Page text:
Alan M. Jonckheere

Getting Started with Code Management at D0

This document is organized into sections from simple uses to more complex:

Introduction

The CD/D0/CDF/SDSS Run II code management system uses a set of tools, most of which are freely available on the web with some pieces home grown at FNAL. The tools used in the system include SoftRelTools originally developed by BaBar at SLAC, CVS, GNU tools, and UPS/UPD. See Code Management Tools at D0, references for links to long writeups of the basic tools being used.

The SoftRelTools suite is mostly a set of short scripts, running under the Bourne Shell plus a set of makefiles, examples, documentation and, perhaps, most importantly a prescribed directory structure. The requirements on the users are to decide the details of the lower level parts of the directory structure and to provide relatively simple makefiles, for which examples and skeletons are provided. It uses GNU make (gmake), cpp for preprocessing and g++ for C++ compilation etc.

This document attempts to give the novice user enough information with simple instructions and examples to get started using the full system to manage their code development without a lot of detail. The detail is supplied by links to various sources of "official" documentation, most of which are listed above.


Gaining read access to the repository

Read access to the CVS repository is controlled on an individual basis by one of two methods, either kerberos ("setup d0cvs") or ssh (RSA) ("setup d0sshcvs") authentication. To gain read access, you must send either your kerberos principal name or your ssh public key to d0-release-mgr@fnal.gov. Kerberos authentication is much preferred, but is only possible on a kerberized machine. All unix machines at Fermilab are kerberized.

If, after being notified that your principal or key has been installed, you are still having problems,

Read and write access are controlled separately. Any bonified member of D0 is allowed read access. Write access requires read access plus authorization to write to a specific package. The request to add you to the access list for a particular package should be sent to d0-release-mgr@fnal.gov by one of the existing authors. Make sure that the message contains both your principal and your email address.

NOTE: you do not need read access to link against any of the currently supported releases of the D0 code (see setup and simple use below). You need this access only if you need to modify a fair amount of the released code. In the latter case, it'd be easier to use the developer tools described below. These require read access, and maybe write access to the repository.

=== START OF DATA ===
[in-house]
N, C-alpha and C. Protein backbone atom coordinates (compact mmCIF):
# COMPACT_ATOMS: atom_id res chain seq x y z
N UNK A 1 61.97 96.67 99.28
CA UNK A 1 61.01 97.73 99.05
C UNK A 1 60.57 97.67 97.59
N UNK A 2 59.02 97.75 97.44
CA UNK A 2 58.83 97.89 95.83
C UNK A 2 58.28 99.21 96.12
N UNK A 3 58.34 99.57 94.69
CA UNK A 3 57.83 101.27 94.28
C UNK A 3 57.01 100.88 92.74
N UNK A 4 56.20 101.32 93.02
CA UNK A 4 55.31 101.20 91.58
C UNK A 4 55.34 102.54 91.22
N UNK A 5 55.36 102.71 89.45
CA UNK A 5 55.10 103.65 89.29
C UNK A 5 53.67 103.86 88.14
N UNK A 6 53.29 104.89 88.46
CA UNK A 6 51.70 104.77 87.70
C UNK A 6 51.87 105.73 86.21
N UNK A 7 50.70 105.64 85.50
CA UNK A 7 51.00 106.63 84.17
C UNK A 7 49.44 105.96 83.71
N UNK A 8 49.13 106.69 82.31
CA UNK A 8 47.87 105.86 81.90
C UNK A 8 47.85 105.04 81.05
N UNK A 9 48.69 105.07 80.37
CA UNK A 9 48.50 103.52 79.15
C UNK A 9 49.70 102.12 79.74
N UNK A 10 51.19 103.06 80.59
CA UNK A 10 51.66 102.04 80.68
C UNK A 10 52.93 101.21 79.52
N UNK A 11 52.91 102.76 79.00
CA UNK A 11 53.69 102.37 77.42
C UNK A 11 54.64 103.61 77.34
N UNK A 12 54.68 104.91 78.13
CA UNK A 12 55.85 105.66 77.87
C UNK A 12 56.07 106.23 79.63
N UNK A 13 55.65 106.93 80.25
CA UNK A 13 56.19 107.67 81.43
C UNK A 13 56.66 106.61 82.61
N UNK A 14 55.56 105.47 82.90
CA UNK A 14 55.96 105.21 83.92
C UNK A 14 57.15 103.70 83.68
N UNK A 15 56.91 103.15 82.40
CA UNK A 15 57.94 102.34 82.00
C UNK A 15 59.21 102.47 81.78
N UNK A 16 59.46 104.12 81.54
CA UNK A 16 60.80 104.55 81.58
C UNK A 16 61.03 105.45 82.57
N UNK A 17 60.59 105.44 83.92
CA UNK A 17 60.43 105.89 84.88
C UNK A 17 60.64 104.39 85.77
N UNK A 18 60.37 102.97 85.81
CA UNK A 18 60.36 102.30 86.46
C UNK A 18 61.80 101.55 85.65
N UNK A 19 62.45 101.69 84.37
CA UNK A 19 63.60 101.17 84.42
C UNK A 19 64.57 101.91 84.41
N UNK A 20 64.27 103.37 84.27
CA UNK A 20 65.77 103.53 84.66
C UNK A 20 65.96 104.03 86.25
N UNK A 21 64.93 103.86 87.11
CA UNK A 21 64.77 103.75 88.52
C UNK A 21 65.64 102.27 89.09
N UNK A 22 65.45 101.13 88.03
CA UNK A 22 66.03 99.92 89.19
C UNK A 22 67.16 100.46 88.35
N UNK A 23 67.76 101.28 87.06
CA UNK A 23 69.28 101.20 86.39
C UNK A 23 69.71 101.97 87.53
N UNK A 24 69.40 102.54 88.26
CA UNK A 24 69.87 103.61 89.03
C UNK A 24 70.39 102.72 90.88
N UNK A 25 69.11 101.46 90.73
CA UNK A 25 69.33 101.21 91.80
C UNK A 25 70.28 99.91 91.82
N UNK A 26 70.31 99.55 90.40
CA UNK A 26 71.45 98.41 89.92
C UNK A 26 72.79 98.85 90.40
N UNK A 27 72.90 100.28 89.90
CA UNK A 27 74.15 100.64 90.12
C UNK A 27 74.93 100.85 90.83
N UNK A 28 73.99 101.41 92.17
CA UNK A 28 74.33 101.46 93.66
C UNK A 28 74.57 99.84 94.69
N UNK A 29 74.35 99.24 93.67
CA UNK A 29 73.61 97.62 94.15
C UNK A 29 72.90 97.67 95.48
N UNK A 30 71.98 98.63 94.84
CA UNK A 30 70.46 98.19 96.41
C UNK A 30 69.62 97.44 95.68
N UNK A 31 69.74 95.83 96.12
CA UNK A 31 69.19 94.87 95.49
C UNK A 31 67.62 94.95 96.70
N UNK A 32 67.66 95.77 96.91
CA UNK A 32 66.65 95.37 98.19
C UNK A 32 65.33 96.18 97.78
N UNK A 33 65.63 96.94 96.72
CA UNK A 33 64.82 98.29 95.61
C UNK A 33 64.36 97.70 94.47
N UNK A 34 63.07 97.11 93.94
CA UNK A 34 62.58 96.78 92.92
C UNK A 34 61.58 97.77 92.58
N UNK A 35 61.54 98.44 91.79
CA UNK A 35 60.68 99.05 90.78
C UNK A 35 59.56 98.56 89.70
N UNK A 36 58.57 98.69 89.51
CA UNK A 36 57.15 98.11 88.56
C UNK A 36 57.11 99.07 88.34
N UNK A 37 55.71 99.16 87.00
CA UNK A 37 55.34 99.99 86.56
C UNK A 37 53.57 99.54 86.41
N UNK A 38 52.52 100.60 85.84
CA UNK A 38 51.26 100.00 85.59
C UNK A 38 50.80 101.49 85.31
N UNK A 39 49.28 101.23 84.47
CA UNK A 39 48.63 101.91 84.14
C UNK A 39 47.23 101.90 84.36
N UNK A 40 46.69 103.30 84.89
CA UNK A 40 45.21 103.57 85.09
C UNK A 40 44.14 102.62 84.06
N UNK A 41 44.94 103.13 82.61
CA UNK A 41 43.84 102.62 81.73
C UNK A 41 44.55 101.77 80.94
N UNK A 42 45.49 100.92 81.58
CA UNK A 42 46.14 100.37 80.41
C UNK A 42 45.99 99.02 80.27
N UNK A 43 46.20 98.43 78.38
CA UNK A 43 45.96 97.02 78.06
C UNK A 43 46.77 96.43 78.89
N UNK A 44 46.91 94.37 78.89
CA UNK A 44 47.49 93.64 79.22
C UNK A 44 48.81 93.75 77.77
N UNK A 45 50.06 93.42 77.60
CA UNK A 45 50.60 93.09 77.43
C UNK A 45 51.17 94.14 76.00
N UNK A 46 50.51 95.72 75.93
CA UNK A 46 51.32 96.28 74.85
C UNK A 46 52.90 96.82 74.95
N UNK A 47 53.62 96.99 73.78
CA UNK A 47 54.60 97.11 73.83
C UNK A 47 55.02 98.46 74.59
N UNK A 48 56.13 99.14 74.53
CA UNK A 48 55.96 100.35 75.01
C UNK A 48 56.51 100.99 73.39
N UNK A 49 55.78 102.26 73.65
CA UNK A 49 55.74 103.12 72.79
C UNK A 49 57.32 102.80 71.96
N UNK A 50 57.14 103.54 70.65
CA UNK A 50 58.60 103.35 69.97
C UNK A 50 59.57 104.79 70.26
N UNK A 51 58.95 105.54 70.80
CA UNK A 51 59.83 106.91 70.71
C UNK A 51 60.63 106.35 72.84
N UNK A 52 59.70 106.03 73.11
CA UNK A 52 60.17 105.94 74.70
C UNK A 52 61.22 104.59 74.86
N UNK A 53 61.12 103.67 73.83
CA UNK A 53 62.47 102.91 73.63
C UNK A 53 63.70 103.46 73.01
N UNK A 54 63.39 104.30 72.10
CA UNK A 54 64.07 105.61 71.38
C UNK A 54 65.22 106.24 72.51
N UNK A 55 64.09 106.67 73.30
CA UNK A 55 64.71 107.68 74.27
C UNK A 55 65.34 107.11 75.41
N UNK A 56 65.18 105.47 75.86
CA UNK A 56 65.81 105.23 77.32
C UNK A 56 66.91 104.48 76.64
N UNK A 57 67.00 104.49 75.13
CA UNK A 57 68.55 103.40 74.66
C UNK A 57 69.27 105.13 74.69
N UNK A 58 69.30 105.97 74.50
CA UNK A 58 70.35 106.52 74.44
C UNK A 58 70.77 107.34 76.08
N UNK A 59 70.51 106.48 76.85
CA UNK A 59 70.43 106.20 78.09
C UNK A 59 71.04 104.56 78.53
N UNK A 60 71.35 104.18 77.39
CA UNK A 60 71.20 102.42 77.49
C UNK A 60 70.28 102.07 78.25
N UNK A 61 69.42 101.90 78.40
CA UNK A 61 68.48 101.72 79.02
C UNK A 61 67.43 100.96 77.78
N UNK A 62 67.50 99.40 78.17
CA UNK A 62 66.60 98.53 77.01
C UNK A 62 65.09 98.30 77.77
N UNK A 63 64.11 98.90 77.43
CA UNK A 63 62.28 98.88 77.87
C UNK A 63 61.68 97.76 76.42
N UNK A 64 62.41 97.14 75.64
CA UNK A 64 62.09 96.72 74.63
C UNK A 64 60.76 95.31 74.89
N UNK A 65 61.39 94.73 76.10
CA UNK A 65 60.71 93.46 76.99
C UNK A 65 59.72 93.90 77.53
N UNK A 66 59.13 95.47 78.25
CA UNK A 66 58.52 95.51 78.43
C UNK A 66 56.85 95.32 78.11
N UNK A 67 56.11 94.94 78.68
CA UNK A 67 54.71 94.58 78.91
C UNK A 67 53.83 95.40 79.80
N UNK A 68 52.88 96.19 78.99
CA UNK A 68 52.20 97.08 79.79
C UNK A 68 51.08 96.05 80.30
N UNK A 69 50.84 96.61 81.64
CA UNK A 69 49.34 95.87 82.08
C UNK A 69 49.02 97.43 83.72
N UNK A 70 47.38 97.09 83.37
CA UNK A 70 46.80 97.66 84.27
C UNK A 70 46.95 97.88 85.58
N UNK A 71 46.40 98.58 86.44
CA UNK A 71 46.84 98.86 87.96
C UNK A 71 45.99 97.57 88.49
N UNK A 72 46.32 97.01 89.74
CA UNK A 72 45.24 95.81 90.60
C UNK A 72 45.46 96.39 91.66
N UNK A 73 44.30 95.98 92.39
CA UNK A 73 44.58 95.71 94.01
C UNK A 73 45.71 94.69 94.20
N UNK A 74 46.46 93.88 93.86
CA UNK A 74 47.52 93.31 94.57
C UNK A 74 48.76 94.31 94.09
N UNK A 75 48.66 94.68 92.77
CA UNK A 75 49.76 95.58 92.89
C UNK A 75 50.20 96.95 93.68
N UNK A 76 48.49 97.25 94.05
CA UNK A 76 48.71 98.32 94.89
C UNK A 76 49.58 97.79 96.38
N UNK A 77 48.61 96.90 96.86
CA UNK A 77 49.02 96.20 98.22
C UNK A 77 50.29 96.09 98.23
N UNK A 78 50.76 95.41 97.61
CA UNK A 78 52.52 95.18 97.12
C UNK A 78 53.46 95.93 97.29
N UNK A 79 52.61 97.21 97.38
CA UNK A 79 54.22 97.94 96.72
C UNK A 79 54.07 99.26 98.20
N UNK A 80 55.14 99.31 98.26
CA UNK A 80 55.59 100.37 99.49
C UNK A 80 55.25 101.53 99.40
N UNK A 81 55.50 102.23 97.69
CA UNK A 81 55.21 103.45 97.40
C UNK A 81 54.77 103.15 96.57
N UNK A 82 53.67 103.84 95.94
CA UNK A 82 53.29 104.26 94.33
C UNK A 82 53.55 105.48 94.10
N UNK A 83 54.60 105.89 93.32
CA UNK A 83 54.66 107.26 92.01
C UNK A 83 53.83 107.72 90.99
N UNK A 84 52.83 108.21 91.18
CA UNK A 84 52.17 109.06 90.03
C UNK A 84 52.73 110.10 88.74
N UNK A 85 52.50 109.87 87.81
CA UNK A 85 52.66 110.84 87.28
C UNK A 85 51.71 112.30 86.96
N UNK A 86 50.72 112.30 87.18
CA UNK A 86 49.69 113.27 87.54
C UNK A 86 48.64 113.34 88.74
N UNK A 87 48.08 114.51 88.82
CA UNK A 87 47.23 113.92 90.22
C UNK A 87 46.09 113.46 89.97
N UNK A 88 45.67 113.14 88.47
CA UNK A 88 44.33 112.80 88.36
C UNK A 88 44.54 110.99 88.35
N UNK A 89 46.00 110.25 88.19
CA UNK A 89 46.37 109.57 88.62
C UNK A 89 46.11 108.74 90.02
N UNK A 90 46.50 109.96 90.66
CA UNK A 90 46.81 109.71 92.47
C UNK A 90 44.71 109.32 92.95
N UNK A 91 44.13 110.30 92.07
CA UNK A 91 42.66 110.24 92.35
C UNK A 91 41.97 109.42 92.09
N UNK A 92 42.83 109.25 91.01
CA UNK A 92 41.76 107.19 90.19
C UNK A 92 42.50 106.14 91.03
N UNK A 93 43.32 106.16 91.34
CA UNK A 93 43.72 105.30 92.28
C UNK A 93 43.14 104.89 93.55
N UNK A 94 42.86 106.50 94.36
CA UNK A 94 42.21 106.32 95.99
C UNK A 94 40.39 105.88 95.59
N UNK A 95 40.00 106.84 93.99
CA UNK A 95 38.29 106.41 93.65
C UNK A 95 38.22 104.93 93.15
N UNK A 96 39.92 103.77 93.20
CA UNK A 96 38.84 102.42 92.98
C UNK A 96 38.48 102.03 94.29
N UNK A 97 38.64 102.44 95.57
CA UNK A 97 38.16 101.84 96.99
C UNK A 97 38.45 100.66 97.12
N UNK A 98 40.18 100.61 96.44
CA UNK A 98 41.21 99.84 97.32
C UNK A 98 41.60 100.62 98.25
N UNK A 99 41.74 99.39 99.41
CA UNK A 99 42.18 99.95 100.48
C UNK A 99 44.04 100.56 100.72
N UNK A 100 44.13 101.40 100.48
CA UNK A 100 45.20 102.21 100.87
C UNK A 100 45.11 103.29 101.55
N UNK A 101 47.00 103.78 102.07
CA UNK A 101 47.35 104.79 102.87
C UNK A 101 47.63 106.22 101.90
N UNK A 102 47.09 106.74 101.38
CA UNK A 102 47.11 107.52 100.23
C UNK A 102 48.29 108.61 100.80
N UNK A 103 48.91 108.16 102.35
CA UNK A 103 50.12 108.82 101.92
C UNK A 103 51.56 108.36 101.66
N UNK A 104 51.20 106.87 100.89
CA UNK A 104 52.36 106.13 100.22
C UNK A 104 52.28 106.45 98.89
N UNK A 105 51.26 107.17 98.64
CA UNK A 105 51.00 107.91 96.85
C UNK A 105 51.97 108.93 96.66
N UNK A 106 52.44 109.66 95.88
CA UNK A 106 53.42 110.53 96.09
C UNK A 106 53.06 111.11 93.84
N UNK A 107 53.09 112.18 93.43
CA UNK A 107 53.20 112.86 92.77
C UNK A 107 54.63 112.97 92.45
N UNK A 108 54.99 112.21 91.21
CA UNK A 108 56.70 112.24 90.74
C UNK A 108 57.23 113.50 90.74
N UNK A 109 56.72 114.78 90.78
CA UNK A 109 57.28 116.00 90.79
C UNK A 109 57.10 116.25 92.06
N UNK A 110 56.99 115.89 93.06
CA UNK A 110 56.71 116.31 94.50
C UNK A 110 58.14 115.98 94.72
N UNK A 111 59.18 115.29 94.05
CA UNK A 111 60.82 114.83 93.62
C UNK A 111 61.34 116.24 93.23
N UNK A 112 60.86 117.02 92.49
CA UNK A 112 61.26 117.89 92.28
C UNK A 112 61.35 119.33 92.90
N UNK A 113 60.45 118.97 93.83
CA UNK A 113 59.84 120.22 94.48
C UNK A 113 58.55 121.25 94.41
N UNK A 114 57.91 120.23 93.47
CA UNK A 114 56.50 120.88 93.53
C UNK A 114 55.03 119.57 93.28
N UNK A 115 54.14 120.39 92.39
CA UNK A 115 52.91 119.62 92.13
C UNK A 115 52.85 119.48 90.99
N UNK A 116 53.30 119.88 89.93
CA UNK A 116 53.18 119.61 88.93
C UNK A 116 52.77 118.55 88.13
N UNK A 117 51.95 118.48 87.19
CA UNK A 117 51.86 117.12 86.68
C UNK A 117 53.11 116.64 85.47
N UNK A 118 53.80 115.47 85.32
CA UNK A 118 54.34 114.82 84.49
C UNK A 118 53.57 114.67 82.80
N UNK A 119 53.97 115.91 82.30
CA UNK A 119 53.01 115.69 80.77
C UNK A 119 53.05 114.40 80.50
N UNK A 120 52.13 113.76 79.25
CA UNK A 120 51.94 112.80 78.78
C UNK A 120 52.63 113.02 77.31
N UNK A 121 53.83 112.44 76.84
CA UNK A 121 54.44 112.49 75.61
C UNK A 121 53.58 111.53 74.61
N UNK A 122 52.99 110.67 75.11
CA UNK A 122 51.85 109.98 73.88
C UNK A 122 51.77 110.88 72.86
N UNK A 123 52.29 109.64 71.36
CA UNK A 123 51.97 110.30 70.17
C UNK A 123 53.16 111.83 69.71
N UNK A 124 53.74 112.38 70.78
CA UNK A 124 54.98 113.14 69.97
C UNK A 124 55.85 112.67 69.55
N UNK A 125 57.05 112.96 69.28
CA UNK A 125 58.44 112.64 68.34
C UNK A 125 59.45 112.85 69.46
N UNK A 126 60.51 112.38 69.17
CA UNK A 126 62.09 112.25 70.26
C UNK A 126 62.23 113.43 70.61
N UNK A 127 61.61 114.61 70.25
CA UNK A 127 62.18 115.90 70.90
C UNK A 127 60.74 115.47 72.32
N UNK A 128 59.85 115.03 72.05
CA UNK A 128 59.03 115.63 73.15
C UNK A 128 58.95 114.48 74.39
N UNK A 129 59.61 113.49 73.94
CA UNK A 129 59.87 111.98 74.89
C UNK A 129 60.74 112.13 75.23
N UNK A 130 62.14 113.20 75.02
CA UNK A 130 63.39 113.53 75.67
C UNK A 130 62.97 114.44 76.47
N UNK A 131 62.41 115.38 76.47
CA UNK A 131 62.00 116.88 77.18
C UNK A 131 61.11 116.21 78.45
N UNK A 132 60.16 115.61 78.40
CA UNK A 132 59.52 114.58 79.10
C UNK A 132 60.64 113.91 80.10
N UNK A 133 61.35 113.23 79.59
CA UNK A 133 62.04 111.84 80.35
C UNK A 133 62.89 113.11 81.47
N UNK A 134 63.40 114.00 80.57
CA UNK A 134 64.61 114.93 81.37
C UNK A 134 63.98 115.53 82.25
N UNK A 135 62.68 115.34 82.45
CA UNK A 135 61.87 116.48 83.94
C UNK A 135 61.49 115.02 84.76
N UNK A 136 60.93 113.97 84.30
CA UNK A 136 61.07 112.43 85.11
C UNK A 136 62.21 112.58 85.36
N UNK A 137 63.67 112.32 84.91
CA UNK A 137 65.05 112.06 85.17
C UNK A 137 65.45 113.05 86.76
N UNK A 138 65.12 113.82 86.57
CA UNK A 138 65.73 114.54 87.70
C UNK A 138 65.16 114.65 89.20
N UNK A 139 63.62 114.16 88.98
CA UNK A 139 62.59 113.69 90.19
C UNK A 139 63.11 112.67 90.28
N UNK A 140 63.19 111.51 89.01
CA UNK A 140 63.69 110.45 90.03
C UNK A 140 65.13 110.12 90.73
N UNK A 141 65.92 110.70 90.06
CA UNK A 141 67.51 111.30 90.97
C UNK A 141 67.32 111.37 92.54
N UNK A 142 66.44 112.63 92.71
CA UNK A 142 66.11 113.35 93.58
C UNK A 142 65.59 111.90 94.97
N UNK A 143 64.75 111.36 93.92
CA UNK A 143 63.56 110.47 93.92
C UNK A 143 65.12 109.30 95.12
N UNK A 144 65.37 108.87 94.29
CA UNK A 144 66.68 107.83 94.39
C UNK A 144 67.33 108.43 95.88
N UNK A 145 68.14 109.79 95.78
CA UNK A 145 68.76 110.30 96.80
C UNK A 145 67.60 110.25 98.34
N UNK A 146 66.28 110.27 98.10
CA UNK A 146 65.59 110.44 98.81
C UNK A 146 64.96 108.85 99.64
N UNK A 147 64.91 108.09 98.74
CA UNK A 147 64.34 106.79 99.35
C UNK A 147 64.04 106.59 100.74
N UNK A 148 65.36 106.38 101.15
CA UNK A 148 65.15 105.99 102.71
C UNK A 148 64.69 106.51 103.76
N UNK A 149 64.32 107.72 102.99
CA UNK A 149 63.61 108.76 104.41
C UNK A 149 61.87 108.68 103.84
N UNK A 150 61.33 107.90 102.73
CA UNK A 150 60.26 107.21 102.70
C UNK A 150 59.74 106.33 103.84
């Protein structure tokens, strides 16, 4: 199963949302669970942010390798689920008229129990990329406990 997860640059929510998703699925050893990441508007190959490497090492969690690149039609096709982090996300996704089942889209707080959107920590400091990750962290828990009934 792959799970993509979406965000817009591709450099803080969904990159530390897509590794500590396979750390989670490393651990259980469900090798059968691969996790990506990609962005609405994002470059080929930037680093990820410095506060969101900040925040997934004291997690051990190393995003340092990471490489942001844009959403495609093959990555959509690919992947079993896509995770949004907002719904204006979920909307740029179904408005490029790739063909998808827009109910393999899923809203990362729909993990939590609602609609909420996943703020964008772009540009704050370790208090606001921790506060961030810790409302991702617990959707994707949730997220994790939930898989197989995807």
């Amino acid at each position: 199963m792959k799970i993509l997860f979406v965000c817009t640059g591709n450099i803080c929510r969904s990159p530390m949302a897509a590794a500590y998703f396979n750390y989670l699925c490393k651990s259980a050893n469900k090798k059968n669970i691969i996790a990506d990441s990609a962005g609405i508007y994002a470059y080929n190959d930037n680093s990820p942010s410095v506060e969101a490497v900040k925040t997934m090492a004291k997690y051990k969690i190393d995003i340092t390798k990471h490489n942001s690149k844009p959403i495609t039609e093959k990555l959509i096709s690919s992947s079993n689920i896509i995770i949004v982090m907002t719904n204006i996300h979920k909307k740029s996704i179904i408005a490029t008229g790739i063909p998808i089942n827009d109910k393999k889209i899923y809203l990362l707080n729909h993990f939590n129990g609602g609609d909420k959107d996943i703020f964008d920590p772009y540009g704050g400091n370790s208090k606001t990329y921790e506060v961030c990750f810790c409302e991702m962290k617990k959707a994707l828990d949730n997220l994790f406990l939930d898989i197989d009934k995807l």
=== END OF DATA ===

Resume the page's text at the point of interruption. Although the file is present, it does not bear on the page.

Setting up to use a particular release

The choice of the particular release version of the software you will work (link) with is accomplished by setting a number of environment variables for the release area itself, plus any that need to be set by the particular packages you'll be using. This is all done via:

setup D0RunII <version>

<version> specifies which particular release version you will be using. Unlike in the Run I system, there is no specific limit (other than disk space to store them) on the number of versions that can be available at any given time. If <version> is omitted, the release version currently declared as "current" will be setup.

To see what release versions are available, do:

setup D0RunII does a lot of things, including setting your $PATH etc to point to the appropriate release. To undo all of that, just unsetup D0RunII.

In addition to setting up a particular release version of the D0 Software (D0RunII) it is also possible, though not recommended, to setup a particular version of a package. This might be done to pickup an older version of a data file, for example. However, such a setup will not change the archive libraries that you link against. Those are a part of the release not the package. Before you setup a package, be sure you know what you're doing. To override the particular package version present in a release you'll have to use the developer tools described below.

In the C++ world, you can't "mix and match" versions of packages like we did with LIBTEST in Run I, without having to recompile (possibly large fractions of) the code. The developer tools and the SRT directory structure are designed to make this, if not easy, then at least doable within the lifespan of a graduate student. This recompilation isn't as bad as it once was, given today's disks and machines.


Version naming conventions